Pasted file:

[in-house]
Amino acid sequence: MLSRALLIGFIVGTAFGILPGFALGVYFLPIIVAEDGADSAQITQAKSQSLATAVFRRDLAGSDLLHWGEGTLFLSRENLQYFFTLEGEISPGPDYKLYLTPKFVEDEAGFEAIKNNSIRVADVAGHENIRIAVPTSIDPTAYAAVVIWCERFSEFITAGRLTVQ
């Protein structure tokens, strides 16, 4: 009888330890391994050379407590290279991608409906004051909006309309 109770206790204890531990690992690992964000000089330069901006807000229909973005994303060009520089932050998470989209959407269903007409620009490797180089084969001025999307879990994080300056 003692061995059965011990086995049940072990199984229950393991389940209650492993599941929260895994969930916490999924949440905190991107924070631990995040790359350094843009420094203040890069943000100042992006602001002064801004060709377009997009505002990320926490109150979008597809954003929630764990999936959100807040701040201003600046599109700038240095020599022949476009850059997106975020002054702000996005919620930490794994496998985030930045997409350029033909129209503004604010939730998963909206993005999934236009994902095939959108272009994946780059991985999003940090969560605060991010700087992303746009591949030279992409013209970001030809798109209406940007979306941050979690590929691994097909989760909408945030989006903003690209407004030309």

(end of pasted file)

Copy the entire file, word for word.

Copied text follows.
[in-house]
Amino acid sequence: MLSRALLIGFIVGTAFGILPGFALGVYFLPIIVAEDGADSAQITQAKSQSLATAVFRRDLAGSDLLHWGEGTLFLSRENLQYFFTLEGEISPGPDYKLYLTPKFVEDEAGFEAIKNNSIRVADVAGHENIRIAVPTSIDPTAYAAVVIWCERFSEFITAGRLTVQ
């Protein structure tokens, strides 16, 4: 009888330890391994050379407590290279991608409906004051909006309309 109770206790204890531990690992690992964000000089330069901006807000229909973005994303060009520089932050998470989209959407269903007409620009490797180089084969001025999307879990994080300056 003692061995059965011990086995049940072990199984229950393991389940209650492993599941929260895994969930916490999924949440905190991107924070631990995040790359350094843009420094203040890069943000100042992006602001002064801004060709377009997009505002990320926490109150979008597809954003929630764990999936959100807040701040201003600046599109700038240095020599022949476009850059997106975020002054702000996005919620930490794994496998985030930045997409350029033909129209503004604010939730998963909206993005999934236009994902095939959108272009994946780059991985999003940090969560605060991010700087992303746009591949030279992409013209970001030809798109209406940007979306941050979690590929691994097909989760909408945030989006903003690209407004030309």